In 2014, Bentley and Ivey ran for second terms as governor and lieutenant governor. Ivey defeated Stan Cooke, head of a religious nonprofit, in the Republican primary, with 61 percent of the vote, and Democrat James Fields, a state congressman, in the general election, with 63 percent of the vote. Ivey was supported in her bid by the conventional business interests in the state, including the Alabama Farmers Federation, the Alabama Forestry Association, and the Business Council of Alabama. During this second term, jobless rates fell slightly in the state, and European aerospace giant Airbus agreed to construct a large factory in Mobile. But the administration generated controversy by using budget shortages as justification for closing driver’s license offices primarily in underserved communities and shuttering five state parks. Those decisions were later reversed.

In the fall of 2015, Bentley’s wife sued for divorce amid rumors of an affair with one of his staffers, and more details of the affair and possible misuse of state funds came to light in the press. In April 2016, Ivey expressed her disappointment with Bentley’s actions and began preparing to take over the governor’s office when and if he resigned. The state Ethics Commission released a report in April 2017 stating that Bentley had indeed violated state ethics and campaign finance laws, and he resigned on April 10. Ivey was then sworn in as Alabama’s 54th governor; the second woman after Lurleen Wallace.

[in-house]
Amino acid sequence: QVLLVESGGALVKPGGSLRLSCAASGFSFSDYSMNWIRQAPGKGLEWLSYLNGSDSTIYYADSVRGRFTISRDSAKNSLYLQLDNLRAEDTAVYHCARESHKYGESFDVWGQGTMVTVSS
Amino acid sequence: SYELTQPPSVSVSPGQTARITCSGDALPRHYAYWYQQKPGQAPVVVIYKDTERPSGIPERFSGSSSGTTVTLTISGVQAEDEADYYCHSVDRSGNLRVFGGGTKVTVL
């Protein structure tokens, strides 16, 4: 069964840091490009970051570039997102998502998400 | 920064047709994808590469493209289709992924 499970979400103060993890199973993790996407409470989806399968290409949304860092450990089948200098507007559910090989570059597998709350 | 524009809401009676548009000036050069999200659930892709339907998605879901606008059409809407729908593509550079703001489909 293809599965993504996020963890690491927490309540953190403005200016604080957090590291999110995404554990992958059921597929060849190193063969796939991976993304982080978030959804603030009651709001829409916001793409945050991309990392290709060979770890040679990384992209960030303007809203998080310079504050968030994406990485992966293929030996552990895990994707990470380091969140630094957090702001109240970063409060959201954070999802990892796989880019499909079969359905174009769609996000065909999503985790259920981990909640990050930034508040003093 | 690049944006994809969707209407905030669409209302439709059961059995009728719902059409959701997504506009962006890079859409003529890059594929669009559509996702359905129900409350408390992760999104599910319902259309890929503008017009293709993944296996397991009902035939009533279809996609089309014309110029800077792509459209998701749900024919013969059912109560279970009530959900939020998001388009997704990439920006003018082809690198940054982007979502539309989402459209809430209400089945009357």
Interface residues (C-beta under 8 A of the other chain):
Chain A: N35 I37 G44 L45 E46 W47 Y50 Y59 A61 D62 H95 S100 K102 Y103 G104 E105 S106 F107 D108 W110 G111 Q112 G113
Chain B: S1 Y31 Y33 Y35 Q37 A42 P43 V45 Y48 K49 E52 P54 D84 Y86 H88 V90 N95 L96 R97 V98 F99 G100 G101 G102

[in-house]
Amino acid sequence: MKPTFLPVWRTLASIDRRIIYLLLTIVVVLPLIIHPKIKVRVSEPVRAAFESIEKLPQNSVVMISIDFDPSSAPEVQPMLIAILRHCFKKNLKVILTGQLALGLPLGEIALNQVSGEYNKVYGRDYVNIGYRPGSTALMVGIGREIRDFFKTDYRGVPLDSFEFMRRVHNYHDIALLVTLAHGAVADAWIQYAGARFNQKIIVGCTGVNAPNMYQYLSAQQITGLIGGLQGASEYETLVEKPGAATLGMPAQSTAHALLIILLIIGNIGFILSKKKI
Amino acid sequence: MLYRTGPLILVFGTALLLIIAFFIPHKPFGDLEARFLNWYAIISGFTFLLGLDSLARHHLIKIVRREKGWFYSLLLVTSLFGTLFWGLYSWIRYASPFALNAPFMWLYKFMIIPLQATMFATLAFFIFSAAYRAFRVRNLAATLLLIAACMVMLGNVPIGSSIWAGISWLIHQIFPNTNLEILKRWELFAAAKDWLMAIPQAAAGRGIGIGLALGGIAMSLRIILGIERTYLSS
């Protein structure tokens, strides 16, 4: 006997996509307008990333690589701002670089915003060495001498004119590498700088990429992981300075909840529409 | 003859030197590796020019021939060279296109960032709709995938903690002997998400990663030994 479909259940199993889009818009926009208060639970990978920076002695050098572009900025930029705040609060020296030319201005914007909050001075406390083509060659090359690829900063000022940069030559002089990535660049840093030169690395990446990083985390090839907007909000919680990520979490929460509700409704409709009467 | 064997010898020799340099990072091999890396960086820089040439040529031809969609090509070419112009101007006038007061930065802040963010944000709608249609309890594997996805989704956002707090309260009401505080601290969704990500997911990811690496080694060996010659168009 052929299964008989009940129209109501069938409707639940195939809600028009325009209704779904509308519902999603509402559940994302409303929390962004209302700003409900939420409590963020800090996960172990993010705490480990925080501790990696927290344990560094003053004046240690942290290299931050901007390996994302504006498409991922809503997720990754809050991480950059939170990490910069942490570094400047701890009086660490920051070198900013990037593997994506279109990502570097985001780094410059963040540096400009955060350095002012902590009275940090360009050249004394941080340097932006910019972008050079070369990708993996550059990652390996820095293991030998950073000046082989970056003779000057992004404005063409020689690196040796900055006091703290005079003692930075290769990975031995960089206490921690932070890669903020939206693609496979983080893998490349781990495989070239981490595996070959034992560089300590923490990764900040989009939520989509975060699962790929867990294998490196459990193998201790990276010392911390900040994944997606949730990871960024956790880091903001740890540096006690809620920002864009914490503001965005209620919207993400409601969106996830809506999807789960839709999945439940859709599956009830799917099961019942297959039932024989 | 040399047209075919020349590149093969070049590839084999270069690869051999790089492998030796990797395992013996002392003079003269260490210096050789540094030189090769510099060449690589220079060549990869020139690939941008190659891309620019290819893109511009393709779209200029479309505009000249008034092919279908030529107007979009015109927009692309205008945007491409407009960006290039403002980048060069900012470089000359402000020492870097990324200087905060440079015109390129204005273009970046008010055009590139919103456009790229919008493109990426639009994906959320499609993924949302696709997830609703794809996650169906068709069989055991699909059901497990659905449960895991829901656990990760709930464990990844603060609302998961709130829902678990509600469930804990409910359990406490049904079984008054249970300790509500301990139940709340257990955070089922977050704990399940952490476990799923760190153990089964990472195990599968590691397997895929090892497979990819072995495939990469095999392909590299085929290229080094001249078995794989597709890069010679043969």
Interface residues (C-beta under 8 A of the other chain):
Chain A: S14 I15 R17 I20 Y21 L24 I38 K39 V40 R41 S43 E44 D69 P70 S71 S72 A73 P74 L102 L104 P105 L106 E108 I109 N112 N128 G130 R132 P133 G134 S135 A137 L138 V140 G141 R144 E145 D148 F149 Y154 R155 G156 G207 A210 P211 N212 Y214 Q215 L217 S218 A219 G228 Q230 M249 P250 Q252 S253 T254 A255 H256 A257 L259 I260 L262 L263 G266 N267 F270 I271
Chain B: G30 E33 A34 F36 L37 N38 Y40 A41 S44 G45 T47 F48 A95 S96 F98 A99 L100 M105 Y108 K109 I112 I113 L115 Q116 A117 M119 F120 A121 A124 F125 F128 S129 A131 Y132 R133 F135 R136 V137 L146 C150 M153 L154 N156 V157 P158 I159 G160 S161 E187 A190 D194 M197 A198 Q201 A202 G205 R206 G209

During her first months in office, Ivey signed laws that decreased appeals times for prisoners on death row, barred the removal of monuments older than 40 years in response to a multi-state social movement to remove monuments celebrating the Confederacy, and allowed religious adoption agencies to refuse adoptions to gay couples. Notably, she scheduled the special election to replace Sen. Jeff Sessions, who had resigned in January 2017 to serve as U.S. Attorney General, for December 2017. Governor Bentley had controversially scheduled it for November 2018, which would have left political ally Luther Strange in the appointed position for another year. She also created the Governor’s Advisory Council for Excellence in STEM to help the state train 500,000 skilled workers by 2025. Ivey also continued her predecessor’s refusal to expand Medicaid even as rural hospitals were closing from financial strain because it would require the state to match a portion of federal funds. Alabama is among a minority of states that have not implemented an expansion.